A good number of traders have suggested that quantitative easing (the Fed program of buying bonds) is essentially steroids for risk assets. It’s hard to argue otherwise. When the most powerful financial force in the world is buying to the tune of $1 trillion per year it’s hard not to follow suit and risk appetites have clearly soared since the Fed began the programs roughly five years ago.

Over the weekend, the folks at Decision Point (now part of the fantastic StockCharts.com site) reviewed the current sentiment situation over at the Rydex family of funds which offer a variety of bullish and bearish leveraged stock market funds. Traders there are clearly “extremely bullish”:

rydex

Longer-term, Doug Short just updated his chart depicting the net free credit in investor accounts. Unlike sentiment polls which tells us what investors are telling us about the market, this is terrific gauge of what investors are actually doing with their money:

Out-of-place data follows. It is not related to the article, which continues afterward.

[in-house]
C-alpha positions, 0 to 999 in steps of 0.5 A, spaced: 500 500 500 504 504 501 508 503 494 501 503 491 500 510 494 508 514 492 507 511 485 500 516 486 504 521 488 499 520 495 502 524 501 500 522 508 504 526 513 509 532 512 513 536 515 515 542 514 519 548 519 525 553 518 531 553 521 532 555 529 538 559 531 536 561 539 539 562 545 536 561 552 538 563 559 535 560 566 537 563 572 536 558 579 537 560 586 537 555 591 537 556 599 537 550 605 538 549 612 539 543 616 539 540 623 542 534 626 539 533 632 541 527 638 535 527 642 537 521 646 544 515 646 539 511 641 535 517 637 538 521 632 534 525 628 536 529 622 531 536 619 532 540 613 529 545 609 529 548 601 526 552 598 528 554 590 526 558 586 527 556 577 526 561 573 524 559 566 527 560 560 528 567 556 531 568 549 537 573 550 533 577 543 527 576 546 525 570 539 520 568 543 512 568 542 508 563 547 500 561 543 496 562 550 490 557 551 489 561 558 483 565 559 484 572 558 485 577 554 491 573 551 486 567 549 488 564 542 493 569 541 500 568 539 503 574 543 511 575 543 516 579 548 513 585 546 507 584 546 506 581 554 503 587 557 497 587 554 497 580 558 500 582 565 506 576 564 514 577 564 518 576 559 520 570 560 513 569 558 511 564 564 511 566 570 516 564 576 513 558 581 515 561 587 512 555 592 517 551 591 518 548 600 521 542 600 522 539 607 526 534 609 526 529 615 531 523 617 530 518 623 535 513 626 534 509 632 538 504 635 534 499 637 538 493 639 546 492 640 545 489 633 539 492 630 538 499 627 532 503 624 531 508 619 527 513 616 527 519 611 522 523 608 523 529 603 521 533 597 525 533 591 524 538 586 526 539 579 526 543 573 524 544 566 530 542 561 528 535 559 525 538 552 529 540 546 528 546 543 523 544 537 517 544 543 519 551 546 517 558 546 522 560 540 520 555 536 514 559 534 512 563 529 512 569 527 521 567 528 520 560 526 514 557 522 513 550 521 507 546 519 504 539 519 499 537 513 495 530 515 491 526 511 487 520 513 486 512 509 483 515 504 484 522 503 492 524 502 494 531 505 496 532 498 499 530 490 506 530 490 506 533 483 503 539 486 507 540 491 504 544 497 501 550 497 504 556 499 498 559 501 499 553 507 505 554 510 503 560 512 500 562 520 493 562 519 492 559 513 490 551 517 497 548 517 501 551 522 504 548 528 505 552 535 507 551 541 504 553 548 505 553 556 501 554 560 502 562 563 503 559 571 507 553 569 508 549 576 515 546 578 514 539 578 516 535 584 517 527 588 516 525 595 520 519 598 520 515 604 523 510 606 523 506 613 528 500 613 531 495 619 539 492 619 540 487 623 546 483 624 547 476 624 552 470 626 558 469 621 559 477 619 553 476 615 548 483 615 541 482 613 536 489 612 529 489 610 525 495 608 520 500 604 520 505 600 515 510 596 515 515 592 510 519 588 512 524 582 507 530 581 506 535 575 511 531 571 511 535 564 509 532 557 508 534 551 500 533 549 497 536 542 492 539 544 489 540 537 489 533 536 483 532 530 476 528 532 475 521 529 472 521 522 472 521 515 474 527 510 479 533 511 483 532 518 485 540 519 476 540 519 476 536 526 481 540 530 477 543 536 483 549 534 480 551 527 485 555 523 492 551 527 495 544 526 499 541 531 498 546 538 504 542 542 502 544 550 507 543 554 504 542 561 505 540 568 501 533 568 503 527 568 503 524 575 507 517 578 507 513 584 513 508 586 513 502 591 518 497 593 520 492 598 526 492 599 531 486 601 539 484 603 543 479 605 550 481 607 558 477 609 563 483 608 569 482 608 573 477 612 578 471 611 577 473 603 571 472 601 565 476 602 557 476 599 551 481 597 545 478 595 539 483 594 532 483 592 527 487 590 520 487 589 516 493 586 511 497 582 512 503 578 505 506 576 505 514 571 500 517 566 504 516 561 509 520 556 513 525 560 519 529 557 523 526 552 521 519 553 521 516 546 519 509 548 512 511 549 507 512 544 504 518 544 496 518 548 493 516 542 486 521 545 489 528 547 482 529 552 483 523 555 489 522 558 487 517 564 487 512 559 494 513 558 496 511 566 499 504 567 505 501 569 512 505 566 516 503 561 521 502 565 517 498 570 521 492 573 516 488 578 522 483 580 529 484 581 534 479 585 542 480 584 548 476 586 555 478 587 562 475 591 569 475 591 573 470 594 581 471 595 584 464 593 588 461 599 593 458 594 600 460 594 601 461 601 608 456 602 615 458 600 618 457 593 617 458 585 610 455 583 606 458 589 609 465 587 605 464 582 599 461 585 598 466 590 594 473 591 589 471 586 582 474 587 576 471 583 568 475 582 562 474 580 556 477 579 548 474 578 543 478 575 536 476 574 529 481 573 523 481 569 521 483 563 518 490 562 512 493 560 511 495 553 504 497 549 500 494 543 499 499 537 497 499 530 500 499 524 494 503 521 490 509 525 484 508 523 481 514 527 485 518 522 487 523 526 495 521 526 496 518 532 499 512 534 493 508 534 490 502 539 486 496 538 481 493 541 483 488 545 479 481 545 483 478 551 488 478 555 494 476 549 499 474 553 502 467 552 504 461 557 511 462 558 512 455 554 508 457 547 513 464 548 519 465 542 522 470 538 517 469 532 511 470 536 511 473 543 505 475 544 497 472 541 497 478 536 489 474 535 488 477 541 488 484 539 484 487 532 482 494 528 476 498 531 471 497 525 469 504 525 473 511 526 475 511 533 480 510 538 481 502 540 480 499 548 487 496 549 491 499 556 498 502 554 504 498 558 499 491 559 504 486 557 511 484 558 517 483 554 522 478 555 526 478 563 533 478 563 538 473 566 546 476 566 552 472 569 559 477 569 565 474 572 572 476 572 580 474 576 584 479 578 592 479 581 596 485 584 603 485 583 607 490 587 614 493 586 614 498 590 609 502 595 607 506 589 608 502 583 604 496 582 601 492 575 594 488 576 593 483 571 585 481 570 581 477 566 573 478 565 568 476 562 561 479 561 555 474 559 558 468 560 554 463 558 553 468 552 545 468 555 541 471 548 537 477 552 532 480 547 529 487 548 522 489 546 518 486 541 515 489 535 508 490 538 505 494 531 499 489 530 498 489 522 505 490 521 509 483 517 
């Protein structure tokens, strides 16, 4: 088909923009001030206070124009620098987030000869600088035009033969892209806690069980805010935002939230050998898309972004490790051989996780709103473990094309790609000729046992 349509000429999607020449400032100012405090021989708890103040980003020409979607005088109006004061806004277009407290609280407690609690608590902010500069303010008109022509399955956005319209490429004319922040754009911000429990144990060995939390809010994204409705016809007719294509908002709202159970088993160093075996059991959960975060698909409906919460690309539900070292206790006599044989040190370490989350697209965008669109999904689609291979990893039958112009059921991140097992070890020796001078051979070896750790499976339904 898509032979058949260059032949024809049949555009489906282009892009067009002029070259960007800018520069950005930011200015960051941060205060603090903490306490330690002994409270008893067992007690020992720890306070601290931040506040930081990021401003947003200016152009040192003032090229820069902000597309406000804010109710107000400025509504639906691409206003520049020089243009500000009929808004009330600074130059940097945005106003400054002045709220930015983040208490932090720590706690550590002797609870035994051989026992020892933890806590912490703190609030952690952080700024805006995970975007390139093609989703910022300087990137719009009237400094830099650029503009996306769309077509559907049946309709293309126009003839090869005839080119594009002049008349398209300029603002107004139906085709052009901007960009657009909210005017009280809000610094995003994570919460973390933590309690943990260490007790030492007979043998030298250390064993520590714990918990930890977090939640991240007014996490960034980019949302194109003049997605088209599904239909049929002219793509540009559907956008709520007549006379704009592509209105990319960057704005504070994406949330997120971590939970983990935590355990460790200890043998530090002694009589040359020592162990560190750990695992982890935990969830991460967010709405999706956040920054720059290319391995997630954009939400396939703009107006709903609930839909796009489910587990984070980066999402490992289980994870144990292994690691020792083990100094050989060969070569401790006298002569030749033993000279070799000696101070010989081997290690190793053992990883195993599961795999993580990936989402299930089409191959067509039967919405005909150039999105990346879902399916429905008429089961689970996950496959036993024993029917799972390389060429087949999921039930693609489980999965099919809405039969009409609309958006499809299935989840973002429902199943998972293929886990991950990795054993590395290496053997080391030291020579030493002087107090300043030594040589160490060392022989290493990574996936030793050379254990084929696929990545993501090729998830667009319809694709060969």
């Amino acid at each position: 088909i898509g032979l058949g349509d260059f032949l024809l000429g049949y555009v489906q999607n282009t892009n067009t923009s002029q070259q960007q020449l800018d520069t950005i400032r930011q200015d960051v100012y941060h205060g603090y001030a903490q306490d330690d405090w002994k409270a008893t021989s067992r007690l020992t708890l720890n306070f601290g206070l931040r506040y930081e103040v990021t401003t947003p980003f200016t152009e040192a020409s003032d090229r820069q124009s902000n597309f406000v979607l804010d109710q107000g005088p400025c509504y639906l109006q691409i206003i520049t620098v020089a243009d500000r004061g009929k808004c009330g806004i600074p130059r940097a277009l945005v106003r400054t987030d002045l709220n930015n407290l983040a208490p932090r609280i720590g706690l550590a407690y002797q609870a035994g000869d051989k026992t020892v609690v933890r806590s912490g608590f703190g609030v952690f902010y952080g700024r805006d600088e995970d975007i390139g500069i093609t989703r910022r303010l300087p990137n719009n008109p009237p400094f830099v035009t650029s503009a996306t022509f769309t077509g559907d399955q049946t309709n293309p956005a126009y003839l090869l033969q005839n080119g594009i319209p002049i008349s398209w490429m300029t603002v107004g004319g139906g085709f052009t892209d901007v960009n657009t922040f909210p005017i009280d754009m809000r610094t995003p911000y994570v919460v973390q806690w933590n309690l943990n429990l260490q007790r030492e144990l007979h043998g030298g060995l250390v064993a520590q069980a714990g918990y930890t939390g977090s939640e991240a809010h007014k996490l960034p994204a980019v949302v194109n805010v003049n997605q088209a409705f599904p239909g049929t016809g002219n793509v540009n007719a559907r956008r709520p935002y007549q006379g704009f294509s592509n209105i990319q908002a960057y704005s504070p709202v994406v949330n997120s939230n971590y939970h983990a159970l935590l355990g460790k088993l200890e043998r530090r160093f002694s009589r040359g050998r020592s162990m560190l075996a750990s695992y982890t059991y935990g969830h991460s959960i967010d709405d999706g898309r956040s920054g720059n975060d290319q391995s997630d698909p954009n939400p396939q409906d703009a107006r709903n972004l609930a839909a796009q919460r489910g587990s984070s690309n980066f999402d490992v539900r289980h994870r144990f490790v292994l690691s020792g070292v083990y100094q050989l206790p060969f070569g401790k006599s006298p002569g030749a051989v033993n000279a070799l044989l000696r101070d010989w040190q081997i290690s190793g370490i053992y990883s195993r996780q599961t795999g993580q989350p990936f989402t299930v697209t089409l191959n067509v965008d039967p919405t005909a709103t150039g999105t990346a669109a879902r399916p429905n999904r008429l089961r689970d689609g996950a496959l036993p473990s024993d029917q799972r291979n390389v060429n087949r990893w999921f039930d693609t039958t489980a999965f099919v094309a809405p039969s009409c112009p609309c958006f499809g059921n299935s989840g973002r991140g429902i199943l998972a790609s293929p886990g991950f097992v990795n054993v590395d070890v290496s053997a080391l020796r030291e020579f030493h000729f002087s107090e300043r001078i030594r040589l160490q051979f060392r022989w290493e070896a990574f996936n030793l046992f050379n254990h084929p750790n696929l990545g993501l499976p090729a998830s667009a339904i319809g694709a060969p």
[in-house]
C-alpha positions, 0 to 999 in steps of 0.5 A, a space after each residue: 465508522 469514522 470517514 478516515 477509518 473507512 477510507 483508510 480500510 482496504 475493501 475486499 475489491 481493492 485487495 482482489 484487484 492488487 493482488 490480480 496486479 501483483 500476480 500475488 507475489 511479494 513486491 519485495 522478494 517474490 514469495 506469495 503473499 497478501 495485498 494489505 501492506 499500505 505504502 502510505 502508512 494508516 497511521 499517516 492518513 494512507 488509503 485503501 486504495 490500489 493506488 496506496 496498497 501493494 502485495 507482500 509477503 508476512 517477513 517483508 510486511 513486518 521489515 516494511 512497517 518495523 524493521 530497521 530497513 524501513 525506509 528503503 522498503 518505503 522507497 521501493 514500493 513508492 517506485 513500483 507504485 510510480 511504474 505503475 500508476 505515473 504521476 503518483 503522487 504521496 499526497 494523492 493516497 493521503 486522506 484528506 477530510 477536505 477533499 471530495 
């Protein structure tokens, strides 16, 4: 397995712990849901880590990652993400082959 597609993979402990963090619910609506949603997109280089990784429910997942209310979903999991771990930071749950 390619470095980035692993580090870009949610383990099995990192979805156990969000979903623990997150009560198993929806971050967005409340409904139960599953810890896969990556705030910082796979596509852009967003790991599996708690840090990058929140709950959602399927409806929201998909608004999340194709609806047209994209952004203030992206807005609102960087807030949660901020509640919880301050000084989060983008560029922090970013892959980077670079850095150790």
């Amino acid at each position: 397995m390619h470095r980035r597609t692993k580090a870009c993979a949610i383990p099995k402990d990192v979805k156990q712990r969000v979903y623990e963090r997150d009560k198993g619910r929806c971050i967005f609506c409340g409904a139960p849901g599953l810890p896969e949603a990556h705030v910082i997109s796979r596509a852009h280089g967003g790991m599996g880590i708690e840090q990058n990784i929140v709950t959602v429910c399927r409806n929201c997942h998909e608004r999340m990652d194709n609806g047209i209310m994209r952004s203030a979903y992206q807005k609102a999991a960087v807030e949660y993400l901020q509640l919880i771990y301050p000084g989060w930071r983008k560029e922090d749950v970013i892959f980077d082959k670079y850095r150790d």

NYSE-investor-credit-SPX-since-1980

We just set a new record for negative credit balances. What this means is investors have never before utilized this much net margin debt (cash minus debt in their accounts). The next largest deficit was at the height of the internet bubble and we now how that trade worked out for them.

The bottom line is investors have now become super-bullish – or, if you buy the idea that the Fed has inspired this epic risk-taking, we should probably call them “Frankenbulls.” Just like those crazy Belgians who have genetically engineered a new breed of “Frankencows” the Fed has engineered an entire class of “Frankenbulls” addicted to leveraged investments in stocks. And at some point it will come back to haunt them.